It has been a couple of weeks since part one of this review was published, and in that time I've had numerous conversations about this card's performance and where it sits relative to the market. I get the sense that NVIDIA has created a bit of confusion based on the nomenclature, with the RTX 2060 apparently assumed to be a direct successor to the GTX 1060, and with that assumption the $349 price tag seems high. But this is not a midrange card as we have seen, but a product that sits between what we might have expected from a card called "2060" and the existing RTX 2070. The closest parallel in performance is the GTX 1070 Ti, which launched at $449, and depending on the game you are getting performance at or even above that level for $100 less a year later.
So are we actually getting a 2060 Ti without the "Ti" branding here? Not really – though it could be argued we are getting the "RTX" version of a card before the "GTX" version. The comparison I keep making in my head is to the GTX 560 Ti 448 (if anyone remembers that card), which was based on the same core as the GTX 570 from back at the end of the Fermi era. Why this comparison? Besides my obsession with obsolete hardware it actually makes some sense to bring up this odd limited-edition card as this RTX 2060 is actually based on the same TU106 core as the RTX 2070, but with 30 SMs enabled vs. 36 with the 2070. While the reduction in memory bandwidth is significant (the RTX 2060 moves from 256-bit to 192-bit GDDR6, and from 448 to 336 GB/s), as we saw with our overclocked results it is possible to get close to the RTX 2070 – and with a higher memory overclock the gap could get smaller.
Ultimately this card is a 1440p gaming card with a name that might confuse those expecting the successor to the popular GTX 1060 (easily the #1 card in Steam hardware surveys), but the RTX 2060 blows away the GTX 1060 6GB card by nearly 2x across the board, besting the GTX 1070 and even with (and occasionally above) the GTX 1070 Ti in the benchmarks we just saw. In fact, when you look at this as a direct successor to the GTX 1070 Ti, but with ray tracing capabilities, suddenly the $349 price looks much better. I contend that it's priced quite fairly based on the performance we have seen. But that's not the end of the story, as ray tracing has not been explored here. I will be covering ray tracing (and hopefully DLSS) performance between RTX cards in a followup article, but from results available so far the RTX 2060 is clearly intended as not so much a ray tracing option as a DLSS (deep learning super sampling) option. We also need more games to test before we can make a determination about ray tracing performance in general.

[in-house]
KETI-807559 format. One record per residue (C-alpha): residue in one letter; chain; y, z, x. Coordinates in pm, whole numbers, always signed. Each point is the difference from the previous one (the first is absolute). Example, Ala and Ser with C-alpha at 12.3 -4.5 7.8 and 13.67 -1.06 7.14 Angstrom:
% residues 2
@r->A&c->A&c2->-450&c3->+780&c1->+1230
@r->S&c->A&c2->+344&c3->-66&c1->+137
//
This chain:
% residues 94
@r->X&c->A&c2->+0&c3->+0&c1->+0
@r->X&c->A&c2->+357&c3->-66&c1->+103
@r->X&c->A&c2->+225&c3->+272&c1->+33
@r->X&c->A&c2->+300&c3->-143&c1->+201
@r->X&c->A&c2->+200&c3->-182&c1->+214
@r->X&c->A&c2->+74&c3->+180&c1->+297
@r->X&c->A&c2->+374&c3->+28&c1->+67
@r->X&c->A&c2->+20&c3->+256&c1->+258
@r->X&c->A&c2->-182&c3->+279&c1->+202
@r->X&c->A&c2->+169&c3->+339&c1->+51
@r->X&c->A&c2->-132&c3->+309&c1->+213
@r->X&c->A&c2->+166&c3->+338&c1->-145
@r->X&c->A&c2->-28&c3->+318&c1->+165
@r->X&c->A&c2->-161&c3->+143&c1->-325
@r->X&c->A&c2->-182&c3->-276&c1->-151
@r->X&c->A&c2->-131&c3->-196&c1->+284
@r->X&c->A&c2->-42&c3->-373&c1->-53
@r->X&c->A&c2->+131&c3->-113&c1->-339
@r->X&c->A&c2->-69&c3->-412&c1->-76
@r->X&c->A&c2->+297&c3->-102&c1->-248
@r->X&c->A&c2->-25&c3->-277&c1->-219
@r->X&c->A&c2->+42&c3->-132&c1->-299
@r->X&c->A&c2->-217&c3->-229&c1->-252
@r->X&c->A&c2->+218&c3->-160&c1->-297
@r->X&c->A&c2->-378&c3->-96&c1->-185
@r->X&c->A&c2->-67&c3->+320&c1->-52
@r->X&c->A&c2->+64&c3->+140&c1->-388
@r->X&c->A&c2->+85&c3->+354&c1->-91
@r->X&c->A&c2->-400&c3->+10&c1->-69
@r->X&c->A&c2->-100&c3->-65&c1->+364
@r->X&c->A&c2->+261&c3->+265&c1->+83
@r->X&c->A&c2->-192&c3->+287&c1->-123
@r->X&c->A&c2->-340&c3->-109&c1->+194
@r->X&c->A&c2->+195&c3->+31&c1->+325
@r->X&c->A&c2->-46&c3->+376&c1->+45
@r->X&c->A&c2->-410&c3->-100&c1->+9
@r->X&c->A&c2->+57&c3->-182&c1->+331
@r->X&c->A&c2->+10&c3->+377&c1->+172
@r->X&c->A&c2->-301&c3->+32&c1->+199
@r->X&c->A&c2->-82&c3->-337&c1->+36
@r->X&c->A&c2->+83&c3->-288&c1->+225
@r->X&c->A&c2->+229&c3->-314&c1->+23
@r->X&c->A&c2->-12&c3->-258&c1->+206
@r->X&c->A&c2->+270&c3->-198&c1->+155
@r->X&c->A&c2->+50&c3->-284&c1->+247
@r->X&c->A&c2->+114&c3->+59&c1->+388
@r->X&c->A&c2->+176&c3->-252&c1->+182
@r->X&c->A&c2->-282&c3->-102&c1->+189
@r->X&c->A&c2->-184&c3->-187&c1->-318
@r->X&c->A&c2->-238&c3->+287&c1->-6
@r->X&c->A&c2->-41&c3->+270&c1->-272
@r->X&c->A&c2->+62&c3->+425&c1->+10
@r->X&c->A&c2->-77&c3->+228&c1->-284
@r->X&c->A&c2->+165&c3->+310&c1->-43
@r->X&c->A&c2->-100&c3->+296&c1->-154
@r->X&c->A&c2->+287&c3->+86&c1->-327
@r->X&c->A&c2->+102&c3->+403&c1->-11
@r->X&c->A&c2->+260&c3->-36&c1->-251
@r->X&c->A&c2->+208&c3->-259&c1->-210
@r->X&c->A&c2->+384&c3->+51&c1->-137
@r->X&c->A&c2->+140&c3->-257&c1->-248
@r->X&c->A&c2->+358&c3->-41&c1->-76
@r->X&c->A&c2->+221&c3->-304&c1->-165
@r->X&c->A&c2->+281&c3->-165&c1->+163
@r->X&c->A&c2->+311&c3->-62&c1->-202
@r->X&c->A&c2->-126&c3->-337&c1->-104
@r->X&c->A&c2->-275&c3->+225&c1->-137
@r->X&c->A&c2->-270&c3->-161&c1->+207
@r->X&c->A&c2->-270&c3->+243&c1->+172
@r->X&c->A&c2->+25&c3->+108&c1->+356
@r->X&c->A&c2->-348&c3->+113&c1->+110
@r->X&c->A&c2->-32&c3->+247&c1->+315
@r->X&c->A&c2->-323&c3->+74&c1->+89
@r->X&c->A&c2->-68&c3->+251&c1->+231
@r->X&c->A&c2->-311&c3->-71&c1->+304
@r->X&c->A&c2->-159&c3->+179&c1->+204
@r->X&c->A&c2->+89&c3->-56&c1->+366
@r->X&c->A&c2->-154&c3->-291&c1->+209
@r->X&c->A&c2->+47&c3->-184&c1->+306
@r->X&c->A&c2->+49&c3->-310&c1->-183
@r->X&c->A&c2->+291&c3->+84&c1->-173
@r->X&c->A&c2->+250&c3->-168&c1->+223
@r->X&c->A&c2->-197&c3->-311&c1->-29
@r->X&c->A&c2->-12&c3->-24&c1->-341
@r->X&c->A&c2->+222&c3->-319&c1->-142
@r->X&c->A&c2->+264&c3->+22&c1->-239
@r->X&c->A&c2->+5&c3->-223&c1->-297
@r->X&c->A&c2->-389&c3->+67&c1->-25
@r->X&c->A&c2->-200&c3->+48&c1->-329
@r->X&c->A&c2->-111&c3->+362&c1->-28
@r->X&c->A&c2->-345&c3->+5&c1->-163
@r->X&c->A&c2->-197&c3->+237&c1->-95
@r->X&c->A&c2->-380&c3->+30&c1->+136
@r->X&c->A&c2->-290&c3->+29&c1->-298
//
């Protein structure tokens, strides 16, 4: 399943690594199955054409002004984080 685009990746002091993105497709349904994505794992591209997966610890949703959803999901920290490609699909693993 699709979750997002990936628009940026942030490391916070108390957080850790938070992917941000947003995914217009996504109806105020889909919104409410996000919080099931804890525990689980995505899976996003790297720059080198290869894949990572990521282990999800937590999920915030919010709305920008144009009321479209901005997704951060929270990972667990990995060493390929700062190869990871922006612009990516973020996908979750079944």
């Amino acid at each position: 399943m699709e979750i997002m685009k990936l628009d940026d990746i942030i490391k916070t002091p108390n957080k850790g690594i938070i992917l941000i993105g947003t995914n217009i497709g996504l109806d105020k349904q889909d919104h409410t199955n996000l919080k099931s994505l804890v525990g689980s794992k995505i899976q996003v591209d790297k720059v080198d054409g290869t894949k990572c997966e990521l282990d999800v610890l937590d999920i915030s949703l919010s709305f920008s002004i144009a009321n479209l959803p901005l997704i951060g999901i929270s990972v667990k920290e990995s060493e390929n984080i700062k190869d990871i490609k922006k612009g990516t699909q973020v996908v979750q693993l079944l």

As things stand the GeForce RTX 2060 is a mighty little card with performance that challenges the "midrange" label, and carves out a position as a formidable 1440p gaming option with the overclocking potential to flirt with RTX 2070-level performance. Not bad for $349, after all.